Neurology resident University of Nebraska Medical Center Omaha, Nebraska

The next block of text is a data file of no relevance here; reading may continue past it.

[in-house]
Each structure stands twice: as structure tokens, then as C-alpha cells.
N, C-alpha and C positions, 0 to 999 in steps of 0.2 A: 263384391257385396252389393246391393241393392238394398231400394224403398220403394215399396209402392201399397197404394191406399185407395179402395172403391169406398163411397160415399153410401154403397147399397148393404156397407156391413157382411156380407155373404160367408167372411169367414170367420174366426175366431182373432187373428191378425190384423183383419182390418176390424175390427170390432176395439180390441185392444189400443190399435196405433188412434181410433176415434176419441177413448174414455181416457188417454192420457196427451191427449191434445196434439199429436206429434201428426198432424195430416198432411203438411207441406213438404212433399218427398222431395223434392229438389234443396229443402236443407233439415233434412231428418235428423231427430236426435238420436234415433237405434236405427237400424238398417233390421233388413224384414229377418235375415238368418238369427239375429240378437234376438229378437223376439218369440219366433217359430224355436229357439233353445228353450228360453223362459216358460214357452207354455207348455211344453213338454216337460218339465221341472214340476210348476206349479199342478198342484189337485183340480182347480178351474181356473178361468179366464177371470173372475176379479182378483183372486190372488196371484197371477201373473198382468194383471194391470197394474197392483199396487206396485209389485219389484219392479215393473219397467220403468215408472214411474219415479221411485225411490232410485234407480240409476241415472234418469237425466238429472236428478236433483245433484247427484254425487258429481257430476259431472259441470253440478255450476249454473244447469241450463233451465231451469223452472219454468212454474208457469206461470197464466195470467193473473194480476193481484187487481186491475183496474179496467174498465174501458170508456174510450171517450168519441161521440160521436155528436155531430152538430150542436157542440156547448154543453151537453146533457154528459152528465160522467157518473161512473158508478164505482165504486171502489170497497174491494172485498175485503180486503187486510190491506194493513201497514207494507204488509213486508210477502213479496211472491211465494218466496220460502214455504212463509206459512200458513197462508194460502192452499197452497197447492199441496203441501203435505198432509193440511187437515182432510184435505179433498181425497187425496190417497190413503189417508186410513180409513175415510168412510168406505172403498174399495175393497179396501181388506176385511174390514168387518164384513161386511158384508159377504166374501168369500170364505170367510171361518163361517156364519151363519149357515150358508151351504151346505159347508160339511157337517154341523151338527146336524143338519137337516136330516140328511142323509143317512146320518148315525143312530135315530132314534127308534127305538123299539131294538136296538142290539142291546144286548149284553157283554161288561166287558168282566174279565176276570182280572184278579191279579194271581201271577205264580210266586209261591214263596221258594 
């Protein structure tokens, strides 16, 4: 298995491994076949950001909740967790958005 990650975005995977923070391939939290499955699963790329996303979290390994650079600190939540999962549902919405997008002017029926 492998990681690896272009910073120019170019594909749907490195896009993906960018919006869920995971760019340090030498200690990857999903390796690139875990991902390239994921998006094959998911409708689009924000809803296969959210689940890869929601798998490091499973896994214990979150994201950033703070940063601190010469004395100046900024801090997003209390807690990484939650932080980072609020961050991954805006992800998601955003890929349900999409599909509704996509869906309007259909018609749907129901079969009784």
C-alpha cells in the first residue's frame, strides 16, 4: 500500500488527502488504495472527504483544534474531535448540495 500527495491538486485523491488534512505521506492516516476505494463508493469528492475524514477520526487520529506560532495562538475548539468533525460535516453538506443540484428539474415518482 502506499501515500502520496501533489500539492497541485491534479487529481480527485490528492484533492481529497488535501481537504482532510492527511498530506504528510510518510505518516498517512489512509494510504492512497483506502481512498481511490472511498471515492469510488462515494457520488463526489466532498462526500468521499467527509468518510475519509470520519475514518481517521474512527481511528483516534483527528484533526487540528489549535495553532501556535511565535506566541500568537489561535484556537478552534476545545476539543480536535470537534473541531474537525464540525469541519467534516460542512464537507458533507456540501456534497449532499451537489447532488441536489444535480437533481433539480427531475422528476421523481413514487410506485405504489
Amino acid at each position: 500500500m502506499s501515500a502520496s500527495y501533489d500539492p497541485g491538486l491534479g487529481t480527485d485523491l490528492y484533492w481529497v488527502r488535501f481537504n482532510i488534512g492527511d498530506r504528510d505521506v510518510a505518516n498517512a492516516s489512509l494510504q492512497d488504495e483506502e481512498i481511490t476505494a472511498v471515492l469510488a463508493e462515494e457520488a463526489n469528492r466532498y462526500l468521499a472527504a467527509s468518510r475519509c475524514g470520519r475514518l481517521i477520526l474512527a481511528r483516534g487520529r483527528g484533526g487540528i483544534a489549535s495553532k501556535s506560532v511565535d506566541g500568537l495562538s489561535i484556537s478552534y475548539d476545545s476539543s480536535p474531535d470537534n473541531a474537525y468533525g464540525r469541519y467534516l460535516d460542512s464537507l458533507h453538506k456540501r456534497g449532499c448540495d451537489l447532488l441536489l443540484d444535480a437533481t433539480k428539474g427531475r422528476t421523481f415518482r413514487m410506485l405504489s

Rationale: Levetiracetam (LEV) is an antiepileptic medication frequently used as monotherapy or as an adjunctive therapy for treatment of focal-onset and generalized-onset epilepsy. It is also used for the treatment of various movement disorders including myoclonus, essential tremor and Holmes’ tremor. The most common side effects of LEV are central nervous system-related including behavioral problems, headache, psychotic symptoms, drowsiness and irritability. We report a rare case of LEV-associated head and hand tremor. Methods: A 67-year-old right-handed woman presented to the Epilepsy Clinic at the University of Nebraska Medical Center for evaluation of seizures. Her past medical history was significant for febrile seizures as a baby. At the age of 28 she began having generalized tonic-clonic seizures and staring spells and was started on Phenytoin. Later, Primidone was added for reported episodic auras. She remained free of seizures and seizure auras until the age of 66, when the auras started occurring almost every day. Phenytoin was switched to a low of LEV and slowly titrated up to 1,500 mg twice a day. She reported titubation and tremors in her hands since starting LEV, at times debilitating. She denies experiencing any tremors prior to this time. The tremors improved but persisted with lowering the dose of LEV. She does not have any family history of Parkinson’s disease, essential tremor, dystonia or any movement disorders. Magnetic Resonance Imaging with gadolinium contrast showed left hippocampal mesial temporal sclerosis. Results: She was monitored in the epilepsy monitoring unit where no seizures were captured. The head and hand tremors were not associated with epileptiform activity. At discharge, LEV was resumed and Primidone was lowered with a plan to completely wean it off. A day later, she presented back to the emergency room with multisystem symptoms including significant worsening of the tremor. These were thought to be related to Primidone withdrawal and the patient was put back on the original dose of Primidone. Her tremors did not improve in the subsequent months despite Primidone resumption and addition of Propranolol. Given the temporal relation with initiation of LEV and dose dependent worsening, we suspected LEV as a probable cause for the tremors and it was weaned off. The patient’s tremors resolved after stopping LEV and eventually Propranolol was also stopped without any recurrence of tremor. She continued to be free of tremors at her next six-month follow up. Conclusions: The temporal association of new onset tremors with initiation of LEV , dose dependent worsening and resolution of head and hand tremor following the discontinuation of LEV suggests that tremor is most likely an adverse drug reaction of LEV (Naranjo score 7). Though rare, it is important for epileptologists and neurologists to be aware of this debilitating side effect. This will allow appropriate management by LEV cessation and help prevent addition of unnecessary medications for tremor. Funding: Please list any funding that was received in support of this abstract.: No funding was received.